President-elect Joe Biden will have an influential tool at his disposal to boost clean energy technologies and slash carbon emissions: the purchasing power of the federal government.
In his campaign climate plans, Biden promised to use the federal government's $500 billion-per-year purchasing power to “drive toward 100 percent clean energy and zero-emissions vehicles.”
Biden has also pledged to expand federal procurement even further, by an additional $400 billion over his four-year term. A major focus of that increase, his climate plan says, would be to buy technologies such as batteries and electric vehicles “that will help position the U.S. as the world’s clean energy leader.”
Such increased government spending will give conservative budget hawks pause, especially spending on certain technologies, such as low-carbon fuels and electric cars, that they say are more expensive. Tom Pyle, president of the American Energy Alliance, said Biden is likely to reinstate Obama-era directives to green the Defense Department, "throwing all kinds of money at fuels that cost four to five times more per gallon or unit."
He added he expects the Energy Department would play a central role as the "piggy bank" for renewable energy programs.
Even so, conservatives suggest Biden might not get much pushback from Congress.
"The one thing that Republicans and Democrats are agreed upon is their willingness to and eagerness to waste large amounts of other people's money," said Myron Ebell, energy and environment director at the Competitive Enterprise Institute. Nonetheless, he said Biden has leeway to alter how the government spends its money, so long as the administration stays within the budgets Congress gives him.
Whereas other doors for policies to curb emissions, such as Congress or regulations at federal agencies, are "closed to the Biden administration, this is one that's wide open," Ebell added.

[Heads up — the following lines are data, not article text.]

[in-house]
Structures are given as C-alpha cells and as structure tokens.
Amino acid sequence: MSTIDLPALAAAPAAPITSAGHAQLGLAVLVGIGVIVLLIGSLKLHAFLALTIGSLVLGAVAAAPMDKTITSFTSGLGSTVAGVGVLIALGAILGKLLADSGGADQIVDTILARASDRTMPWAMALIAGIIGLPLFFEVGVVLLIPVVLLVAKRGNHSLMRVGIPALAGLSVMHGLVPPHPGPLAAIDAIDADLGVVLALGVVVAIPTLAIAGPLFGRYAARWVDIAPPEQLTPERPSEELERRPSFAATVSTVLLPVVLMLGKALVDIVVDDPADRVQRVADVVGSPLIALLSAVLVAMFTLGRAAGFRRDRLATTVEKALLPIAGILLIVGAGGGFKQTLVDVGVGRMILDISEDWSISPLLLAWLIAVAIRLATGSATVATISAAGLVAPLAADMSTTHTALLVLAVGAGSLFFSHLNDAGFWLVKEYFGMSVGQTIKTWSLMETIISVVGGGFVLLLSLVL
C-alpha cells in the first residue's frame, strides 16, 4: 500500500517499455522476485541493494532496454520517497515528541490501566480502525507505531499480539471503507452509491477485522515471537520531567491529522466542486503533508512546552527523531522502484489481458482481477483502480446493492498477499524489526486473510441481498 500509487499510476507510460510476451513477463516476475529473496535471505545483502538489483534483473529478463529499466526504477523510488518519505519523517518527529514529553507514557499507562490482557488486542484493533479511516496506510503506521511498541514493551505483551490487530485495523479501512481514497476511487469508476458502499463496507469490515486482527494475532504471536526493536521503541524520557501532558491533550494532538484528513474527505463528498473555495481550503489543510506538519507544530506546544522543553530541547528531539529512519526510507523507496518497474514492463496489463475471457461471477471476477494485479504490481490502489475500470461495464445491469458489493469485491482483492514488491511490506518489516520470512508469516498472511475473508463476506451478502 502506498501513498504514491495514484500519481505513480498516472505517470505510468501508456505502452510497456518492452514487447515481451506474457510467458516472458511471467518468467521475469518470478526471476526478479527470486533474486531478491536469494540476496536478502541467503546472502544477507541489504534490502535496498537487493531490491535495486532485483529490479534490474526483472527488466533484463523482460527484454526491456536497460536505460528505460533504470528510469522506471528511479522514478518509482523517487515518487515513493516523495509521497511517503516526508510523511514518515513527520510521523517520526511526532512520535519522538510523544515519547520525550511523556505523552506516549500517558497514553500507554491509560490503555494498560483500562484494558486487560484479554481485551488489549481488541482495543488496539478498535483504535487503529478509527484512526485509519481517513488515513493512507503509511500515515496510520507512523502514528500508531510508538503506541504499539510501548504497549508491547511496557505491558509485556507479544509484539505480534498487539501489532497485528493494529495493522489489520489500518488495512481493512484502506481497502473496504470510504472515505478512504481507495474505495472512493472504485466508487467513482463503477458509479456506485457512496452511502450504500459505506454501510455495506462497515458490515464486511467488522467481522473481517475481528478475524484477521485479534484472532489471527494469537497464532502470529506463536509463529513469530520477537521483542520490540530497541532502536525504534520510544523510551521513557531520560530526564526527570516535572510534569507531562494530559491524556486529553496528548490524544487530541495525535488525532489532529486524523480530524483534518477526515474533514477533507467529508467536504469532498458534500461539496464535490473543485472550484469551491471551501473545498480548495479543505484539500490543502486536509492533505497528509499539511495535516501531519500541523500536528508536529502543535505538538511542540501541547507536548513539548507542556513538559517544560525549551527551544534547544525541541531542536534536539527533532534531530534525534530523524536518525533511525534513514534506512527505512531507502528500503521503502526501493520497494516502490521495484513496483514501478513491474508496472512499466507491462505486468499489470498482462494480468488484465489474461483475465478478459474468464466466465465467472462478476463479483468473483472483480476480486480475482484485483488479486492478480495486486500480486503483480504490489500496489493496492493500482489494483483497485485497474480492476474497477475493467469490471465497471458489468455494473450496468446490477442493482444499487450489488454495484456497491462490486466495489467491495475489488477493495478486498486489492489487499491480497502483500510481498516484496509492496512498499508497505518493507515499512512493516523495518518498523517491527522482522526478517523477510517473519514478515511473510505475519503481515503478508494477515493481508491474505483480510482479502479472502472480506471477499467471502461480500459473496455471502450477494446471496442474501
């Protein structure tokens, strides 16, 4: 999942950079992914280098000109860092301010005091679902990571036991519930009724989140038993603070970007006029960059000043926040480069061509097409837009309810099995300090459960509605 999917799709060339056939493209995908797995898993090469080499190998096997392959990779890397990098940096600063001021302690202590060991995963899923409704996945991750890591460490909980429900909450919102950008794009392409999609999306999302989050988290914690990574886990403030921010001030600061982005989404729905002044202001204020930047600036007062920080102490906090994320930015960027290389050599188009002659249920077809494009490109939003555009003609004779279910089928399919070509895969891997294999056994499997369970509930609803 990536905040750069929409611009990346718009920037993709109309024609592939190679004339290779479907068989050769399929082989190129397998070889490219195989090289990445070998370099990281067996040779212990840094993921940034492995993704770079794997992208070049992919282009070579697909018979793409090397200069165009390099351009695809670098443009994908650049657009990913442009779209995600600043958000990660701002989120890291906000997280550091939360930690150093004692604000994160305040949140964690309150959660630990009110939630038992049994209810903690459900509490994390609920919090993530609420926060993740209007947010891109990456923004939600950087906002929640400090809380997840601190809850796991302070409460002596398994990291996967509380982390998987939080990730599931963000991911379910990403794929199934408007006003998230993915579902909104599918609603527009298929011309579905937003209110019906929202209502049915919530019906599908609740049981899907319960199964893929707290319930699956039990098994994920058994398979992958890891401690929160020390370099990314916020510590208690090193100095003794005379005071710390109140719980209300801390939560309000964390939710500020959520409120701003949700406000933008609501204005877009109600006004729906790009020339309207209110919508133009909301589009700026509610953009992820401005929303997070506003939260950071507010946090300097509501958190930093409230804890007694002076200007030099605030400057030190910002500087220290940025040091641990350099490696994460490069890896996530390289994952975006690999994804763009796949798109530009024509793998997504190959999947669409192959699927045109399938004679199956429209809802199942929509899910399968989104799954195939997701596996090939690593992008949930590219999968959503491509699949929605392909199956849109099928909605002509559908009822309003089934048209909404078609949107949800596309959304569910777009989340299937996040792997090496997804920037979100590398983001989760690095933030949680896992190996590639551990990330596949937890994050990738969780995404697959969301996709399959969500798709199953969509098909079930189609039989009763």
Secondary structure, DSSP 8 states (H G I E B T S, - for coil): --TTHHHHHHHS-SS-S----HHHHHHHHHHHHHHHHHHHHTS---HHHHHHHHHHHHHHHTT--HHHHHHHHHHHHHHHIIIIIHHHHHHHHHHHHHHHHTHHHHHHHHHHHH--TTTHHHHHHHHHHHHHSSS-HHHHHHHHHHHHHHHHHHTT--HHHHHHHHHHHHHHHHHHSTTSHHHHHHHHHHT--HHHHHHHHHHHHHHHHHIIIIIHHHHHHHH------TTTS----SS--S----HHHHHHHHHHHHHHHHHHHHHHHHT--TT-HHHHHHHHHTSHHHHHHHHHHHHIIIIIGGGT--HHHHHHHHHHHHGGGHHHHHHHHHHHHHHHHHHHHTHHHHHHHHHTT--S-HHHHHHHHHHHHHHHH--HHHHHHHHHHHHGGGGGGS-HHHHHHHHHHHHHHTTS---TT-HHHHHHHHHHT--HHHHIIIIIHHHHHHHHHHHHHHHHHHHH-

For example, Biden could require federal agencies to buy increasing shares of renewable electricity as part of a broader mandate to reduce the government's carbon footprint. He could direct the Defense Department and other agencies to explore low-carbon fuels and technologies such as carbon capture and storage and advanced nuclear energy.
Biden could demand federal agencies to improve the energy efficiency of their buildings and purchase more energy-efficient appliances. And he could move to switch over the federal government’s expansive fleet of vehicles to electric or zero-emission options.
In addition, Biden could make it easier for federal agencies to purchase lower-carbon materials, opening the door to “Buy Clean” policies at the national level that could require the government to consider suppliers’ emissions performance when buying products such as cement, steel, and chemicals.
The enormous spending power of the federal government gives Biden major, and near-immediate, influence on clean energy markets.
“The government buys a lot of things, and part of what they buy is energy. They buy all kinds of products,” said Conrad Schneider, advocacy director for the Clean Air Task Force. “Using the power of the purse to procure clean energy and be able to bring new, emerging clean technologies into commercialization is actually a very, very powerful tool.”
Biden could begin doing much of this through executive action in his first days in office.
Federal agencies such as the Defense Department, which itself has large purchasing power, and the General Services Administration, which oversees government procurement more generally, could begin regularly purchasing low-carbon fuels or contracting with organizations whose products are lower-emitting, said Sasha Mackler, energy project director at the Bipartisan Policy Center.